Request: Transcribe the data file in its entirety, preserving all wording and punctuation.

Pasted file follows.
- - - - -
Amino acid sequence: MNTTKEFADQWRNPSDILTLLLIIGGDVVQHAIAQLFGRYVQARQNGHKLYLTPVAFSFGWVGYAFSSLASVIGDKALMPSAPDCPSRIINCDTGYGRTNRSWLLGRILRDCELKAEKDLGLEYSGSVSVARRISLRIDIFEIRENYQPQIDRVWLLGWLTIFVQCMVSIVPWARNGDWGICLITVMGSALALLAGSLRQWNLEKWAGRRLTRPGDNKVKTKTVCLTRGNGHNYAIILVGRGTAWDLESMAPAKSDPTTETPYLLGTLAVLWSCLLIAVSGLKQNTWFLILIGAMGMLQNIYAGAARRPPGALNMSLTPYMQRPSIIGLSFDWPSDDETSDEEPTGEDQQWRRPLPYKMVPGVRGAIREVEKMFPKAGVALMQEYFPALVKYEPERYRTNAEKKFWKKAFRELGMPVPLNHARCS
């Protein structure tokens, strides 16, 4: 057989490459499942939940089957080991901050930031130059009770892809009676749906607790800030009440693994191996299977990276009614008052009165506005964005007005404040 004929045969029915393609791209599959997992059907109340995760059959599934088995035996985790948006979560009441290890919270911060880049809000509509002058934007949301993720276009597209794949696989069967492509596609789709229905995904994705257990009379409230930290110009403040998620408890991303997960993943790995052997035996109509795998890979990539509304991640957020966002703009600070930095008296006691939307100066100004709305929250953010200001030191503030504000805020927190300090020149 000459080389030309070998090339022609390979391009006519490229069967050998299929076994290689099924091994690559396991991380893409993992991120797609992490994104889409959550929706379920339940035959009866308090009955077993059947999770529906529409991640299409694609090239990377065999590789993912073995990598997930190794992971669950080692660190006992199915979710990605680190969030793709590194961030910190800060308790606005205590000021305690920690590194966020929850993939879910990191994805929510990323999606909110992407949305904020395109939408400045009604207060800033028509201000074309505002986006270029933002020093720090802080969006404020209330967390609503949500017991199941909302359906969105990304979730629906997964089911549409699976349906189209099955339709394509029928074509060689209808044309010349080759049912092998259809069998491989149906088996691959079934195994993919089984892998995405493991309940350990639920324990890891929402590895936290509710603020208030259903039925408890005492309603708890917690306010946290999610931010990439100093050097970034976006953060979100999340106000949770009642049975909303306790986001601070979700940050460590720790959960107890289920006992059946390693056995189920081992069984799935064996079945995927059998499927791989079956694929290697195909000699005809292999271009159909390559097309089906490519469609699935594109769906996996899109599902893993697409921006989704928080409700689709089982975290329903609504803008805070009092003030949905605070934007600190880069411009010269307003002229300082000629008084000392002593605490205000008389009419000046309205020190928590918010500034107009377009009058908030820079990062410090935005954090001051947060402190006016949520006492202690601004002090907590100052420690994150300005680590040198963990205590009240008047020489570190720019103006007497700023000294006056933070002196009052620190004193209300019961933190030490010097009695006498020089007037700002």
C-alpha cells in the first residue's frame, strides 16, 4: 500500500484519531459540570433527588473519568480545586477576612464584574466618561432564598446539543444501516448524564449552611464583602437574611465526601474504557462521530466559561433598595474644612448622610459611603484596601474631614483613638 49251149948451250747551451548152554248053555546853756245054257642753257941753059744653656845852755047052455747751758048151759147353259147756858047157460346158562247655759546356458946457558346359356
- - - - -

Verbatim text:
Amino acid sequence: MNTTKEFADQWRNPSDILTLLLIIGGDVVQHAIAQLFGRYVQARQNGHKLYLTPVAFSFGWVGYAFSSLASVIGDKALMPSAPDCPSRIINCDTGYGRTNRSWLLGRILRDCELKAEKDLGLEYSGSVSVARRISLRIDIFEIRENYQPQIDRVWLLGWLTIFVQCMVSIVPWARNGDWGICLITVMGSALALLAGSLRQWNLEKWAGRRLTRPGDNKVKTKTVCLTRGNGHNYAIILVGRGTAWDLESMAPAKSDPTTETPYLLGTLAVLWSCLLIAVSGLKQNTWFLILIGAMGMLQNIYAGAARRPPGALNMSLTPYMQRPSIIGLSFDWPSDDETSDEEPTGEDQQWRRPLPYKMVPGVRGAIREVEKMFPKAGVALMQEYFPALVKYEPERYRTNAEKKFWKKAFRELGMPVPLNHARCS
């Protein structure tokens, strides 16, 4: 057989490459499942939940089957080991901050930031130059009770892809009676749906607790800030009440693994191996299977990276009614008052009165506005964005007005404040 004929045969029915393609791209599959997992059907109340995760059959599934088995035996985790948006979560009441290890919270911060880049809000509509002058934007949301993720276009597209794949696989069967492509596609789709229905995904994705257990009379409230930290110009403040998620408890991303997960993943790995052997035996109509795998890979990539509304991640957020966002703009600070930095008296006691939307100066100004709305929250953010200001030191503030504000805020927190300090020149 000459080389030309070998090339022609390979391009006519490229069967050998299929076994290689099924091994690559396991991380893409993992991120797609992490994104889409959550929706379920339940035959009866308090009955077993059947999770529906529409991640299409694609090239990377065999590789993912073995990598997930190794992971669950080692660190006992199915979710990605680190969030793709590194961030910190800060308790606005205590000021305690920690590194966020929850993939879910990191994805929510990323999606909110992407949305904020395109939408400045009604207060800033028509201000074309505002986006270029933002020093720090802080969006404020209330967390609503949500017991199941909302359906969105990304979730629906997964089911549409699976349906189209099955339709394509029928074509060689209808044309010349080759049912092998259809069998491989149906088996691959079934195994993919089984892998995405493991309940350990639920324990890891929402590895936290509710603020208030259903039925408890005492309603708890917690306010946290999610931010990439100093050097970034976006953060979100999340106000949770009642049975909303306790986001601070979700940050460590720790959960107890289920006992059946390693056995189920081992069984799935064996079945995927059998499927791989079956694929290697195909000699005809292999271009159909390559097309089906490519469609699935594109769906996996899109599902893993697409921006989704928080409700689709089982975290329903609504803008805070009092003030949905605070934007600190880069411009010269307003002229300082000629008084000392002593605490205000008389009419000046309205020190928590918010500034107009377009009058908030820079990062410090935005954090001051947060402190006016949520006492202690601004002090907590100052420690994150300005680590040198963990205590009240008047020489570190720019103006007497700023000294006056933070002196009052620190004193209300019961933190030490010097009695006498020089007037700002």
C-alpha cells in the first residue's frame, strides 16, 4: 500500500484519531459540570433527588473519568480545586477576612464584574466618561432564598446539543444501516448524564449552611464583602437574611465526601474504557462521530466559561433598595474644612448622610459611603484596601474631614483613638 49251149948451250747551451548152554248053555546853756245054257642753257941753059744653656845852755047052455747751758048151759147353259147756858047157460346158562247655759546356458946457558346359356